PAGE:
It’s hard to watch, but this is the tragic truth of bird trafficking.
According to a conservation organization that offered updates on the case that was extensively covered earlier this month, only nine of the 21 birds found stuffed in plastic water bottles in the suitcase of a suspected wildlife smuggler survived.
The remaining birds, predominantly cockatoos, have been relocated to East Java’s Maharani Zoo.
The horrifying finding was made on May 4 when Indonesian authorities stopped a 37-year-old man as he alighted from a passenger ship at the Port of Tanjung Perak in Surabaya, a city on Java’s major island. The suspect has been apprehended.
Officers discovered the birds looking out of the bottles, which were photographed. The bottles’ bottoms had been chopped off to allow the birds to fit inside.
According to Mr. Mehd Halaouate, the Begawan Foundation’s breeding and release center manager, the stunning finding was made entirely by coincidence. On behalf of the World Parrot Trust, he paid a visit to the Maharani Zoo’s surviving birds.
When Indonesian authorities recovered the 21 sulfur-crested cockatoos and one Eclectus parrot, they had already spent four days and nights at sea. The species lives on Maluku’s Kai and Aru Islands in eastern Indonesia.
The alleged smuggler, who came from Ambon Island, had gotten off the ferry with one of the birds – a green-colored Eclectus parrot – on his shoulder during a transit.
He had no idea that transporting wildlife required a permit. The harbor police detained him, but they were unaware of the other birds.
Passengers on the ferry reported hearing shrieking and squawking coming from two large bags on the boat after watching his detention. The plastic bottles in which the cockatoos were caught were contained in these bags.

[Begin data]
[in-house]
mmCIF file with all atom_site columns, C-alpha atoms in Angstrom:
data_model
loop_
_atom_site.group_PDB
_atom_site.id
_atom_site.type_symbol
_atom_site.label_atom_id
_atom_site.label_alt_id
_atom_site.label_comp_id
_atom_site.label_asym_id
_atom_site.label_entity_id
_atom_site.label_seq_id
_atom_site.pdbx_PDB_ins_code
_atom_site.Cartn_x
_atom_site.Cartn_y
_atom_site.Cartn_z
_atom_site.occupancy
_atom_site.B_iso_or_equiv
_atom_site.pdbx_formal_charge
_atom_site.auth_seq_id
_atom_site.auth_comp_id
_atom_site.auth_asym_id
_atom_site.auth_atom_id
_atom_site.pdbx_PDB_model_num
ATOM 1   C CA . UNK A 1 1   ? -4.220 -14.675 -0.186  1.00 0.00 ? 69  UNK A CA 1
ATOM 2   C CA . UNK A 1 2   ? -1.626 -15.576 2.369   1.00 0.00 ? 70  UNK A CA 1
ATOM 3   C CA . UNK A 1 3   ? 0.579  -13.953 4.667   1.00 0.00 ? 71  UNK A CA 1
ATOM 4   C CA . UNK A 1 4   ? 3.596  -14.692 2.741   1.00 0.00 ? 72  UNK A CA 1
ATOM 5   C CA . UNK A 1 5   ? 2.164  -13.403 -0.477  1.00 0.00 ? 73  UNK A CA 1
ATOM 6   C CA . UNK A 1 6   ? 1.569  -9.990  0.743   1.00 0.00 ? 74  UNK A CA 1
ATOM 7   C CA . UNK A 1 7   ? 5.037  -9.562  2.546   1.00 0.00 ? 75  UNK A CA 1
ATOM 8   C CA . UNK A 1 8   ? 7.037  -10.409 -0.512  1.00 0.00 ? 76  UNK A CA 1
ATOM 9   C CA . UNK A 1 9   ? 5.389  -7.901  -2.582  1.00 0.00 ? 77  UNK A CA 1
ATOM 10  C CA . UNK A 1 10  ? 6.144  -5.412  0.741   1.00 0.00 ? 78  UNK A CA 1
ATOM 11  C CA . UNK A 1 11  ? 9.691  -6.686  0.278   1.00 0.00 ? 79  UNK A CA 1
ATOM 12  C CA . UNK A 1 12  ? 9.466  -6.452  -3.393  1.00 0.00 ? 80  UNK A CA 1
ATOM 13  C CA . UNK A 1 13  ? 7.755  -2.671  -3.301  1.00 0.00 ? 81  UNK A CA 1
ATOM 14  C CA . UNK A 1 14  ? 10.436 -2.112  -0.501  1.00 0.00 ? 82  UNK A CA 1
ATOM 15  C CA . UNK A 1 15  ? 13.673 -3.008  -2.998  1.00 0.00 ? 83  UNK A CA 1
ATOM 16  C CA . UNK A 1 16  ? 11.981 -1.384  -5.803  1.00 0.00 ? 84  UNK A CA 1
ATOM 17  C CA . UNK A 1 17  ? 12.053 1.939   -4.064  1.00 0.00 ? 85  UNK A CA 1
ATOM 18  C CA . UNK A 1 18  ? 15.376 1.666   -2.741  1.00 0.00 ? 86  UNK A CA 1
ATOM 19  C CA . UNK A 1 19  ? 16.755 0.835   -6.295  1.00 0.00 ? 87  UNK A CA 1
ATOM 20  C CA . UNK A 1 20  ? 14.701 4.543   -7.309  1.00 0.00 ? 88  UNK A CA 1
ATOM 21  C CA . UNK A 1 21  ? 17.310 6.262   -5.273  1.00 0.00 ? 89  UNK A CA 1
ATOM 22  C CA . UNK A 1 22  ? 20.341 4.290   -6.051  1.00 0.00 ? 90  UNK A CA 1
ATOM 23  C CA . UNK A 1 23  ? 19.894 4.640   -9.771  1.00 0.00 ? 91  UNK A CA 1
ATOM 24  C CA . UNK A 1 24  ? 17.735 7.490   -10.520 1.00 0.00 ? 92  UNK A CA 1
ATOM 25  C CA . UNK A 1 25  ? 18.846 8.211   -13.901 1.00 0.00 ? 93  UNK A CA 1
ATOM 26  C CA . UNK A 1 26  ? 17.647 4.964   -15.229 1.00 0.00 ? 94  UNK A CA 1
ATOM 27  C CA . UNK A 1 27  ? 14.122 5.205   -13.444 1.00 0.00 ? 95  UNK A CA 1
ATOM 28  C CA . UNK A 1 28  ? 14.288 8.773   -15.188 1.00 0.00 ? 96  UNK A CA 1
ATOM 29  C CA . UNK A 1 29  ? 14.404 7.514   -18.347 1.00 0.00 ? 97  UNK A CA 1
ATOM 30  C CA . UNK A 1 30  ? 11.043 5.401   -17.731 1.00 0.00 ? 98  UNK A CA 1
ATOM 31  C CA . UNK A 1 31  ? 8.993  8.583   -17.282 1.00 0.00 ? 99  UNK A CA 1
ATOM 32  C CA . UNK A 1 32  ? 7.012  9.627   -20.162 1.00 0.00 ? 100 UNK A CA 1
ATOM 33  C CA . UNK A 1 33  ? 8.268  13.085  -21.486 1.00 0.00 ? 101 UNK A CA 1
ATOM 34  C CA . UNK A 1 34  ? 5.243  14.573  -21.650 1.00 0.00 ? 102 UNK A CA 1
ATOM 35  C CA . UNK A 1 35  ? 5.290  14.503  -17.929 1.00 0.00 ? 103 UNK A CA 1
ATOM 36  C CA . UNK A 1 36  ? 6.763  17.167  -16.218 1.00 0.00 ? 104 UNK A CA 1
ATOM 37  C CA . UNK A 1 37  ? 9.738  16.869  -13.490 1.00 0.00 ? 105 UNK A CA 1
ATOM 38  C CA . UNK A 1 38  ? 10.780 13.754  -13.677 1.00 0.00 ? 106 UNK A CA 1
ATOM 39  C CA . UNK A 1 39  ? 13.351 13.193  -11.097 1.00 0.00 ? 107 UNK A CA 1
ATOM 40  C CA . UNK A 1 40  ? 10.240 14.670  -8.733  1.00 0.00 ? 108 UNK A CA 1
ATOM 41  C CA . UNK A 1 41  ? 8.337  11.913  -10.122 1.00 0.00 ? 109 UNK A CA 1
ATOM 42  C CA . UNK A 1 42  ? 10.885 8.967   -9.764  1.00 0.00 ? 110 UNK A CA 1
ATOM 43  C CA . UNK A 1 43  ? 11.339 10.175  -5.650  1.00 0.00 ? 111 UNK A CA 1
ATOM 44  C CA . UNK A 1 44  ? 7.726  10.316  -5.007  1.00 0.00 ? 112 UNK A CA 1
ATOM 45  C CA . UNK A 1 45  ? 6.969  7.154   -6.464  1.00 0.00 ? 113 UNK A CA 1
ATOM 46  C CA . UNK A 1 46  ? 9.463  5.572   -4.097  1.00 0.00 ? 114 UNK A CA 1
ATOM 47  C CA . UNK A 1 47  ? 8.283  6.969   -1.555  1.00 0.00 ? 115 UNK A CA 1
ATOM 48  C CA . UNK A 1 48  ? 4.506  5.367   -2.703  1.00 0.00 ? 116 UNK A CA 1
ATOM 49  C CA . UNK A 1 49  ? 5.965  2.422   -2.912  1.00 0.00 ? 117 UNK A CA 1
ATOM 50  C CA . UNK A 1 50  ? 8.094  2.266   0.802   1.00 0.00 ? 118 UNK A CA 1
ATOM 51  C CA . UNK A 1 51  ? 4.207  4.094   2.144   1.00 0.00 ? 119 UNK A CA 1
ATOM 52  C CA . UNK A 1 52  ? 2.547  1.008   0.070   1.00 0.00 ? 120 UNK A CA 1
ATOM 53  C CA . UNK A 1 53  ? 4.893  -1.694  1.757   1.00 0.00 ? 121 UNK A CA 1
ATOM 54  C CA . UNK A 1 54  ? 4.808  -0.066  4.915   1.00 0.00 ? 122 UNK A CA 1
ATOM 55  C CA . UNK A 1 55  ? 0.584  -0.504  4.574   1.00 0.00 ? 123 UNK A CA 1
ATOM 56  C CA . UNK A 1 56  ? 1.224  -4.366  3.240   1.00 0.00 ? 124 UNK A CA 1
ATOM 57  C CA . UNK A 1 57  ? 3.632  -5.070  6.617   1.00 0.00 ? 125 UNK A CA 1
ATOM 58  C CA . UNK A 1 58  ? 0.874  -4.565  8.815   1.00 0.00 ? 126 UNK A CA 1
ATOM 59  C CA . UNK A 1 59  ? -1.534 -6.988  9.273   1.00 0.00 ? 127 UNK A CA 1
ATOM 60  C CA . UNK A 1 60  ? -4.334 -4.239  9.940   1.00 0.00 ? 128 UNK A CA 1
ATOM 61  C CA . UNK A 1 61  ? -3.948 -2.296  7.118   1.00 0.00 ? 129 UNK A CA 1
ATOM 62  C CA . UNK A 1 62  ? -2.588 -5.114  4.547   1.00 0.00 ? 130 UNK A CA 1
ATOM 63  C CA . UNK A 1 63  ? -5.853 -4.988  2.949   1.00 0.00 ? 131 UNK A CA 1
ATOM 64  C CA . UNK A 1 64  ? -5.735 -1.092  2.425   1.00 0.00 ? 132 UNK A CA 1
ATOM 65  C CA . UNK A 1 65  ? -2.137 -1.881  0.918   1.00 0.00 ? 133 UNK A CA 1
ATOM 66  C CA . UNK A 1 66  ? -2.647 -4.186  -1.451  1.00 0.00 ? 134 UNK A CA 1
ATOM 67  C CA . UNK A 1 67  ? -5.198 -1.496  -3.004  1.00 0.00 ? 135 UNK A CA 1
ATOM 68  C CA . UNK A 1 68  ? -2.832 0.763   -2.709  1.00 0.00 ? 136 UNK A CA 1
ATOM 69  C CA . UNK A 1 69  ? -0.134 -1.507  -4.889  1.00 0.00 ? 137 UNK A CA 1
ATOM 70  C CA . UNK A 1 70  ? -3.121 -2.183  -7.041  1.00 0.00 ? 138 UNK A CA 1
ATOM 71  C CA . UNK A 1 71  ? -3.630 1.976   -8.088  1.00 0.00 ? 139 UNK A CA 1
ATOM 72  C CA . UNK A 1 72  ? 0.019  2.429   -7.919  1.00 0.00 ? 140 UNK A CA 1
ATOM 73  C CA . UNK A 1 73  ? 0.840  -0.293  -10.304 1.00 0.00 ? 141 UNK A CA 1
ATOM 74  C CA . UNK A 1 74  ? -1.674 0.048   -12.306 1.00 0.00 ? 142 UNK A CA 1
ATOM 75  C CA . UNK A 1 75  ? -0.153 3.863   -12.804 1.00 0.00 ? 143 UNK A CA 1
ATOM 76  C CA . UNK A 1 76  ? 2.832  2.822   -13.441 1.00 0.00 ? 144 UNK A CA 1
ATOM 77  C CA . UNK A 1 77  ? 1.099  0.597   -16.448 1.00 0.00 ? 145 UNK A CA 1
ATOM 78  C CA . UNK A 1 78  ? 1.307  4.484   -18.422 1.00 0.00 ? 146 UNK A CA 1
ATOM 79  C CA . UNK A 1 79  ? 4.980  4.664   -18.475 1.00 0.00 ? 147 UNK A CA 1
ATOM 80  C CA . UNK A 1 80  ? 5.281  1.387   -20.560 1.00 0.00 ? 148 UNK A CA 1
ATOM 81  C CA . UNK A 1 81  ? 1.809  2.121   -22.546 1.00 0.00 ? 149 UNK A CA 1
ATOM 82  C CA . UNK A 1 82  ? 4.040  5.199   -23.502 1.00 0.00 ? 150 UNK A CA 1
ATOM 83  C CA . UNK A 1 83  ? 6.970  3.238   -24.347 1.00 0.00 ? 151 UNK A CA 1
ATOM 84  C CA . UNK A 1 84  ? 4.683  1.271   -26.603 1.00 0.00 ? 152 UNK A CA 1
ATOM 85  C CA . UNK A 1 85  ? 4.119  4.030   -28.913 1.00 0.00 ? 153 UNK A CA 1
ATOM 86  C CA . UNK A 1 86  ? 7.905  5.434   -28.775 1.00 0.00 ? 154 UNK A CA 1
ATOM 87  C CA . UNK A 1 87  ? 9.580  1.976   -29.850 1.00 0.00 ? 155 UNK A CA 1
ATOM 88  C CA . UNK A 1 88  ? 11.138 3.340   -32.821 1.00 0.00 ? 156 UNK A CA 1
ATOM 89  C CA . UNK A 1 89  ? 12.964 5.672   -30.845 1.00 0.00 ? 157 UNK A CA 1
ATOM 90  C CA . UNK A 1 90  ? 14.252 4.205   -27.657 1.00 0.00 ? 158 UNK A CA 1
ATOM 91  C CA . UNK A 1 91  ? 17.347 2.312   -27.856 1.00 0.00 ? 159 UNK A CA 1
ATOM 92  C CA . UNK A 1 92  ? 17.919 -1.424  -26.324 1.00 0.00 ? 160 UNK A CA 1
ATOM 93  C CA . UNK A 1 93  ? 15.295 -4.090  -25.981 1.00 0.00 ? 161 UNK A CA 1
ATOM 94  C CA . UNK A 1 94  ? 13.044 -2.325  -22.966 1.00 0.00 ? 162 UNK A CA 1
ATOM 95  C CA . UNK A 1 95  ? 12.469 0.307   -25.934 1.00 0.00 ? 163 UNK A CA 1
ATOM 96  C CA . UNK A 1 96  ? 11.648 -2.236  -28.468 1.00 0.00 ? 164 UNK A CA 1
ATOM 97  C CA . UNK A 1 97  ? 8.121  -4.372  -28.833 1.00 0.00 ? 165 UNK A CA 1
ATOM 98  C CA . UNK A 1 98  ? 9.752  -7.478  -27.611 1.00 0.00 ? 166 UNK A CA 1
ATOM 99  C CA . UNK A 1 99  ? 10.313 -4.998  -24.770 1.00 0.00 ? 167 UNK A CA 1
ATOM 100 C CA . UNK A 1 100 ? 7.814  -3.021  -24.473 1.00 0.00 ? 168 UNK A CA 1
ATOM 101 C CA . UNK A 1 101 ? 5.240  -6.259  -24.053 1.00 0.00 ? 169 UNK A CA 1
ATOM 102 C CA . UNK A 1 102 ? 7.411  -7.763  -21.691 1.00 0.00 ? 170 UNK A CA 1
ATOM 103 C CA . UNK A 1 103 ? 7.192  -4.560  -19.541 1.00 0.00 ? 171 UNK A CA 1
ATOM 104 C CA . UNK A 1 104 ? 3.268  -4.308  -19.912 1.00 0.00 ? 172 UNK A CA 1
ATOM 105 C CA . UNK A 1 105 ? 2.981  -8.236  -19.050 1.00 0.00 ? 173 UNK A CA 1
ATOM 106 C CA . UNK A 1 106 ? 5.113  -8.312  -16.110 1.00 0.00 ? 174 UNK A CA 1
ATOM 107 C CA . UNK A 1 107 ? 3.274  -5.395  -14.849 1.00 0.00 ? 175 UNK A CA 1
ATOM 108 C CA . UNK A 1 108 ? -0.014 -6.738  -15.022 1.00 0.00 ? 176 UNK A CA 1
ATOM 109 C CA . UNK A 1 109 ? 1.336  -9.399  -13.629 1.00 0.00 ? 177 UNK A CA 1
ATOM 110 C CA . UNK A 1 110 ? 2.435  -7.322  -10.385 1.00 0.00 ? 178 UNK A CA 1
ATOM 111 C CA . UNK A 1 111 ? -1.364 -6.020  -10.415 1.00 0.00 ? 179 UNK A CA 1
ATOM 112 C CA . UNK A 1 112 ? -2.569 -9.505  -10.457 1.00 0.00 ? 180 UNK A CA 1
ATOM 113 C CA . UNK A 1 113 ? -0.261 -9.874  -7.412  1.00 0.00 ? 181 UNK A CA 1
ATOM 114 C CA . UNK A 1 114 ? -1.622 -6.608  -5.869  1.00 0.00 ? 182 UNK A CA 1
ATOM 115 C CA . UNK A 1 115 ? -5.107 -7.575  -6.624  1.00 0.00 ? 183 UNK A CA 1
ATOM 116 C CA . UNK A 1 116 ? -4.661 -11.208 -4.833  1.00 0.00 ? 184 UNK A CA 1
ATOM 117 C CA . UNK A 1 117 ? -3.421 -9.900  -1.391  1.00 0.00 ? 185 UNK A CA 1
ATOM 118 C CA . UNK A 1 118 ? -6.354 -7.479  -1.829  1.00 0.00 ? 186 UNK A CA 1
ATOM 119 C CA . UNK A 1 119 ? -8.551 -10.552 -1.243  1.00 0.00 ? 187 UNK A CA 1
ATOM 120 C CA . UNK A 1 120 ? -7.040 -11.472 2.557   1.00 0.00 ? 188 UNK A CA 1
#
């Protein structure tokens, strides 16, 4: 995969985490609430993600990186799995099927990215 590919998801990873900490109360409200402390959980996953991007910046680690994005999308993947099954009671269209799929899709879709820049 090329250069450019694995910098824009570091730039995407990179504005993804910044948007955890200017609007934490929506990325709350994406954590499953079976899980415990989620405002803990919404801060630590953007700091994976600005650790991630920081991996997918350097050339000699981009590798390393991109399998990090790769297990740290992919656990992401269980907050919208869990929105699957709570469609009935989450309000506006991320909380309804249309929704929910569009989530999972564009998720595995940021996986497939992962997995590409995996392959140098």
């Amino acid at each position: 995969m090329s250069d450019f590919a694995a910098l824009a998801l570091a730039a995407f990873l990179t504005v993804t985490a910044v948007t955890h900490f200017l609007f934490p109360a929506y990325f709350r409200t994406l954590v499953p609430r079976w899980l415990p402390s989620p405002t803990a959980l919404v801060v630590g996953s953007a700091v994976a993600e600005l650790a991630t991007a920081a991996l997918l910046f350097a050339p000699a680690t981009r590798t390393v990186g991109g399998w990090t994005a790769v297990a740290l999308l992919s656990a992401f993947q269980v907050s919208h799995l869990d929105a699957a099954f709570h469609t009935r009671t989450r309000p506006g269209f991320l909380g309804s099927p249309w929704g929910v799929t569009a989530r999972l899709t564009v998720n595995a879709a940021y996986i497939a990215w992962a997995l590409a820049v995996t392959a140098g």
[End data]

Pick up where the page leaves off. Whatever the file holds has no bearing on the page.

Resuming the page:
In his report, Mr. Halaouate stated: “Personally, I was really ill. I’ve seen smuggling attempts done in a variety of methods, but never this heinous.”
When the cockatoos were freed from their plastic cages, they were in appalling condition. Only about half of the passengers made it through the perilous journey.
According to Mr. Halaouate, police confiscated 21 sulfur-crested cockatoos and one Eclectus parrot, as opposed to the 24 birds previously reported.
According to media reports, the birds were extremely endangered yellow-crested cockatoos, however, Mr. Halaouate discovered that they were the more common medium sulfur-crested cockatoo. Both have a similar appearance and can be mistaken for one another.
While sulfur-crested cockatoos can still be found in large numbers in the wild, they are heavily trapped and captured for the pet trade, according to Mr. Halaouate. Some smuggled birds find up in private collections in Singapore.
Mr. Halaouate stated that the discovery made last month is not an isolated incident. Several months prior, 20 sulfur-crested cockatoos were confiscated in the same harbor and transferred to the zoo.
The zoo is trying to care for them all because the unexpected additions have stretched its budget, but the World Parrot Trust has raised some funding for the cockatoos.